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Budget deficit reaches £174 billion in just five months

9th October 2020

Public sector borrowing to hit a peacetime record.

The coronavirus outbreak and the public health measures taken to contain it have delivered one of the largest ever shocks to the UK economy and public finances. Assessing fiscal sustainability in this context is challenging - it is difficult to predict what might happen from one month to the next, so projecting the fiscal position decades into the future might seem futile. But the pandemic has not displaced the long-term pressures that we typically focus on in our Fiscal sustainability reports (FSRs), although it has significantly changed the baseline against which their impact will be felt. To capture those changes, this FSR presents three potential medium-term economic and fiscal scenarios (‘upside', ‘central' and ‘downside'), assesses their implications for fiscal sustainability, and discusses how the pandemic and policy response has altered our assessment of fiscal risks.

The UK is on track to record the largest decline in annual GDP for 300 years, with output falling by more than 10 per cent in 2020 in all three scenarios. This delivers an unprecedented peacetime rise in borrowing this year to between 13 and 21 per cent of GDP, lifting debt above 100 per cent of GDP in all but the upside scenario. As the economy recovers, the budget deficit falls back. But public debt remains elevated, continuing to rise in the central and downside scenarios.

That said, the outlook would have been much worse without the measures the Government has taken. These have provided additional financial support to individuals and businesses through the lockdown. They should also help to limit any long-term economic ‘scarring', by keeping workers attached to firms and helping otherwise viable firms stay in business.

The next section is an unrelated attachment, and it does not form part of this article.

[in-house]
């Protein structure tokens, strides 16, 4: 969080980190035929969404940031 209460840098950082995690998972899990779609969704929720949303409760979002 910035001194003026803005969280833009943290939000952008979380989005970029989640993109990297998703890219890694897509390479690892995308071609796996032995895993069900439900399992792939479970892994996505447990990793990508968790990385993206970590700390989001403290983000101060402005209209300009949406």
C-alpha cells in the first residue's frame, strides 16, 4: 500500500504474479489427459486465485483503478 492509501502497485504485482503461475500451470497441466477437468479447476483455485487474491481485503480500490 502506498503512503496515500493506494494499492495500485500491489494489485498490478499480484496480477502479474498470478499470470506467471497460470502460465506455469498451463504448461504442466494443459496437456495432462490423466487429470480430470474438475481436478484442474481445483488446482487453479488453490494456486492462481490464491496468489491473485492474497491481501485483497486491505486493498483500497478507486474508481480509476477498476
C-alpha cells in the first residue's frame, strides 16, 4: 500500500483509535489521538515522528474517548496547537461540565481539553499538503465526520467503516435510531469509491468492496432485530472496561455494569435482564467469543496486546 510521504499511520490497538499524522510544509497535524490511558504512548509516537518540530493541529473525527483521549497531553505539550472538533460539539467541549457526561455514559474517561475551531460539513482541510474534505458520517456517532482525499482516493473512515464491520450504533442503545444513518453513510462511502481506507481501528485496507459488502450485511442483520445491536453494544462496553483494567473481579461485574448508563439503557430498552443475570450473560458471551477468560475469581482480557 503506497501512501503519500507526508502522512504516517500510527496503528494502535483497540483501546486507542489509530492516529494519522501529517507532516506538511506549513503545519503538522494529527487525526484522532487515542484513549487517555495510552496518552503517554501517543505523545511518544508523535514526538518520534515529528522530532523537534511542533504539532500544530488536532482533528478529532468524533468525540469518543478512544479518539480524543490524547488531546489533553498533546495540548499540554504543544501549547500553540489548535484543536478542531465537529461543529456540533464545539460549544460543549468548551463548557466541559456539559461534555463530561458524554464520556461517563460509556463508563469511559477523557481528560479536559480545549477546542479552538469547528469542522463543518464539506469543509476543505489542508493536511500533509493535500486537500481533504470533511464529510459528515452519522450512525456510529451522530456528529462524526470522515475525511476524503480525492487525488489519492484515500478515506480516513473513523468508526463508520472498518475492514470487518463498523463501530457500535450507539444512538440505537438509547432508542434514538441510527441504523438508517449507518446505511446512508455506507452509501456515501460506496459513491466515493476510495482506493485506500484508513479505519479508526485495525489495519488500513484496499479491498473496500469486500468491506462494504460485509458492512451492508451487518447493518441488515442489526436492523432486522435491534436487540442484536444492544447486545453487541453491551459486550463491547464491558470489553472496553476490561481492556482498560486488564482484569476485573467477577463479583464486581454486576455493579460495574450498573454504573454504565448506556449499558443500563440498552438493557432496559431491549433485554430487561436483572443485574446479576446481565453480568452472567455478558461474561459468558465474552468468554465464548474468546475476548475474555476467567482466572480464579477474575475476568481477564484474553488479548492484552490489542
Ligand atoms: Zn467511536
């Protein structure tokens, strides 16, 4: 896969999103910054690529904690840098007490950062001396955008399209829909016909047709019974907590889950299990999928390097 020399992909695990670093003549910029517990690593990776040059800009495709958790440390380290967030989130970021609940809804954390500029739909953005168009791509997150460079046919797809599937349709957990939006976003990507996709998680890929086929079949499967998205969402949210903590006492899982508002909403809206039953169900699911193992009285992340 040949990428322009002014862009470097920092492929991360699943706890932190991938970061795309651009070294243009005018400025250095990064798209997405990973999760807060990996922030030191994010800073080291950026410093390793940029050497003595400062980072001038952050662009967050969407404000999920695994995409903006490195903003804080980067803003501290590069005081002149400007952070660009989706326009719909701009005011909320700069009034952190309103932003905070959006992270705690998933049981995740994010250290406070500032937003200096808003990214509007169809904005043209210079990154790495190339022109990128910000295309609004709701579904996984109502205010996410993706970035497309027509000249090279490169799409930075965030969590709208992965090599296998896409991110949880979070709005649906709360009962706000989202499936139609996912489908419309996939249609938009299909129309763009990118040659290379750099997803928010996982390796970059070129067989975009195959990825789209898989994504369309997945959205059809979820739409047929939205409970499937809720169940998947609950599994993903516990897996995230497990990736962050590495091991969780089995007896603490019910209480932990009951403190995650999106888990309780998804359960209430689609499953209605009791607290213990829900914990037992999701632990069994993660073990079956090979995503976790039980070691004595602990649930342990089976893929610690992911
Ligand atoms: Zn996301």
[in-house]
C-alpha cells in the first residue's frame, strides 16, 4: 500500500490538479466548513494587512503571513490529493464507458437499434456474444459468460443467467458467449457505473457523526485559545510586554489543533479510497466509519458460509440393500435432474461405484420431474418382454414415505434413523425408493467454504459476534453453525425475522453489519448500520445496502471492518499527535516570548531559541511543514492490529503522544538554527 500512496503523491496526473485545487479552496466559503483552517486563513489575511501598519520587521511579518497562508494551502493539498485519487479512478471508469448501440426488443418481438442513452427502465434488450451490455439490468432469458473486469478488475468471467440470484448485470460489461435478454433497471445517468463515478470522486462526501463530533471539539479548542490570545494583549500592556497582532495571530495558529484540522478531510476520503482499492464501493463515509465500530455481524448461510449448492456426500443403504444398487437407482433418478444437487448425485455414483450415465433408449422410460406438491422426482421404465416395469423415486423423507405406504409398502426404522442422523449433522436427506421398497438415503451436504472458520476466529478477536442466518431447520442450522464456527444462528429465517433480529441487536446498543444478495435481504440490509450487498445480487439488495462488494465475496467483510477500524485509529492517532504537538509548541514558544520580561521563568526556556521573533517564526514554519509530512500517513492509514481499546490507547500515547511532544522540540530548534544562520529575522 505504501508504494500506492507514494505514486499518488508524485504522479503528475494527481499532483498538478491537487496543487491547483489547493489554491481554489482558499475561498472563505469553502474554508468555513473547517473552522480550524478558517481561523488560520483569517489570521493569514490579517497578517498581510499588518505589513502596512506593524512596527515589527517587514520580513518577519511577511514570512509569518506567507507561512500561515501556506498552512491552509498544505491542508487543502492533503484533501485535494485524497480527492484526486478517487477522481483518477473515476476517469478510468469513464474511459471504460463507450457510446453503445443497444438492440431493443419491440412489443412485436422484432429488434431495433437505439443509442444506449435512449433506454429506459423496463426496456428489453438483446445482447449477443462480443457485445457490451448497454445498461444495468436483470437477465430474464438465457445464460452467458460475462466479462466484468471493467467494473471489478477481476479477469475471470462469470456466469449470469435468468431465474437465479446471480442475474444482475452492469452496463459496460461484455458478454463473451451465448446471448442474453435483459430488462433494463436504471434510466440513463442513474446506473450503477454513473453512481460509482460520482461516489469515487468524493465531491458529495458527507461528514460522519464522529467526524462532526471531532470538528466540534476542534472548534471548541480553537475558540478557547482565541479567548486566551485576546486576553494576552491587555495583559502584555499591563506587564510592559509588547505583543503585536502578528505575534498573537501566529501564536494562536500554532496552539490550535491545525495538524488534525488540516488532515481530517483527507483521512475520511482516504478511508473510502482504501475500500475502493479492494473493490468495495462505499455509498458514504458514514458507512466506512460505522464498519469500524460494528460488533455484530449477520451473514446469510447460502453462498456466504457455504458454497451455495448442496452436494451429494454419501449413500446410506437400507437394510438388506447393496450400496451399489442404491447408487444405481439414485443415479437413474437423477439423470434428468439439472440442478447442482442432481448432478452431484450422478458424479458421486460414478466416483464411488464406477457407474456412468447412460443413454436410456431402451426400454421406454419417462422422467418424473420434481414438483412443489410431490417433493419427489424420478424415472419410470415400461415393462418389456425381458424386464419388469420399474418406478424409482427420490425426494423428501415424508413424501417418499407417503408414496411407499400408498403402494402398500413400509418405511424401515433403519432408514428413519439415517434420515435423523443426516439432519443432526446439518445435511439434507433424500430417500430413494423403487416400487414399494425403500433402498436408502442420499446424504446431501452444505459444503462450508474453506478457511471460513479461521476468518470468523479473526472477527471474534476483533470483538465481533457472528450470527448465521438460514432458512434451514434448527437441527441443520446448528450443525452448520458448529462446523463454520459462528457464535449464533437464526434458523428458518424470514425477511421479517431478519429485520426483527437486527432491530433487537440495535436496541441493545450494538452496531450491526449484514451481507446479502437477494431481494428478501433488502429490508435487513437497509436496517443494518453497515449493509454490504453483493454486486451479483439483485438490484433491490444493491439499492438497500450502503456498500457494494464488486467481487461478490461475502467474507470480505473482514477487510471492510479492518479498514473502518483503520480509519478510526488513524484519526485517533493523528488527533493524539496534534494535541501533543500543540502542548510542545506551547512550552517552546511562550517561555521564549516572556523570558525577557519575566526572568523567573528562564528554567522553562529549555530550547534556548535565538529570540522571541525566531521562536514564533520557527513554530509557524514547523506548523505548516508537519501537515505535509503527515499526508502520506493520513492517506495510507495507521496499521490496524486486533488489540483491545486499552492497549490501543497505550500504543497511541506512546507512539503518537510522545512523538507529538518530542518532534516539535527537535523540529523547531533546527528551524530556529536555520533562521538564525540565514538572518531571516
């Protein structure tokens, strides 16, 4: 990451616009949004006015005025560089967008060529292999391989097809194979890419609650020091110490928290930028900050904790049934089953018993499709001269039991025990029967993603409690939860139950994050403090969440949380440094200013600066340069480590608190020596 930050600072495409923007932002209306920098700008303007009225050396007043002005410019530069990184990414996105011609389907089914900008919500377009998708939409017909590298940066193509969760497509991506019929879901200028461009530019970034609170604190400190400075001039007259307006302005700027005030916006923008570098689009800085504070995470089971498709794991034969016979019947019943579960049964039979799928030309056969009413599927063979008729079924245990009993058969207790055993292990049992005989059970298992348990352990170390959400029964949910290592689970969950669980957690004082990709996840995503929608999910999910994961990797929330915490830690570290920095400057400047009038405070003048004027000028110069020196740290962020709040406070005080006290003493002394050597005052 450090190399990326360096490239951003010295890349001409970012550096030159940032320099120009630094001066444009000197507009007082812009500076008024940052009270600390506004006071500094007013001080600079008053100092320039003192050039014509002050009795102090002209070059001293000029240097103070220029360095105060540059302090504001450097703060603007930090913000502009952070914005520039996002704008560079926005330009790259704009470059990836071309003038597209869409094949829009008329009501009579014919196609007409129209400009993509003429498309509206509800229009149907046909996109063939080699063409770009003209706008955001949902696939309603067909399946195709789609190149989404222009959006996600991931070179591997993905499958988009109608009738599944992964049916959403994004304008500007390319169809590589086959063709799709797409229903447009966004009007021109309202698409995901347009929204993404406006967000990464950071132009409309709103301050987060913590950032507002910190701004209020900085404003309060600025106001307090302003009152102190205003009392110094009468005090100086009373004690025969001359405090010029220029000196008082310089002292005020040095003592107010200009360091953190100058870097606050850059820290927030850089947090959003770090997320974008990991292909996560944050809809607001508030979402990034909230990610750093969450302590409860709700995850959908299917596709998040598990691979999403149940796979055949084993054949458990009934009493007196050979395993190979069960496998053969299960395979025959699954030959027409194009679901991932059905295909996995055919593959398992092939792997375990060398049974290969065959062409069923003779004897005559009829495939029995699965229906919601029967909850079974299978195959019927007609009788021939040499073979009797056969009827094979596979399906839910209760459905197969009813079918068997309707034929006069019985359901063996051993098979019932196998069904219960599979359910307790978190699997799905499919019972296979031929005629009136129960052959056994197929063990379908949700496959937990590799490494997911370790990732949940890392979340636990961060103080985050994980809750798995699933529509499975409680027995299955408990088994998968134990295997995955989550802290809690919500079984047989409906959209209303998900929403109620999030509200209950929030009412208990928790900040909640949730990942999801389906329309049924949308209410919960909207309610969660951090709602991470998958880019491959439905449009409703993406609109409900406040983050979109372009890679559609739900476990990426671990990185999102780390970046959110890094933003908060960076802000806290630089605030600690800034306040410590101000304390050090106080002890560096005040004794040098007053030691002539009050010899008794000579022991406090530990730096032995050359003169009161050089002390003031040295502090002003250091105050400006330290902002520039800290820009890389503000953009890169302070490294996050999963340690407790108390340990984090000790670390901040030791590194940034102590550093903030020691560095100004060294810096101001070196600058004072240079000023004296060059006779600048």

Our scenarios incorporated the total cost of the Chancellor's coronavirus policy interventions that had been announced by 26 June, which raised borrowing in 2020-21 by £142 billion in our central scenario. The further package of measures announced in the Chancellor's Summer Economic Update on 8 July was finalised and notified to us too late to incorporate into our scenarios. As described below, we estimate that these add a further £50 billion to borrowing this year, with more modest effects in other years. This would increase borrowing this year in our scenarios to between 15 and 23 per cent of GDP, raising the path of public sector net debt over the medium term, but would have little effect on the medium-term structural deficit.

Our upside scenario assumes that long-term economic scarring is avoided, but in the central and downside scenarios it reduces output in the medium term by 3 and 6 per cent respectively. By 2024-25 the budget deficit falls back to close to our March forecast of 2.2 per cent of GDP in the upside scenario (at 2.4 per cent), but it remains higher - at 4.6 and 6.8 per cent - in our central and downside scenarios. None of the scenarios assume persistently lower growth in potential GDP, as was the case after the financial crisis and which would result in the loss of output and fiscal damage increasing over time. And they all assume that very low interest rates persist in line with market pricing, cushioning the fiscal blow. This helps stabilise public debt as a share of GDP.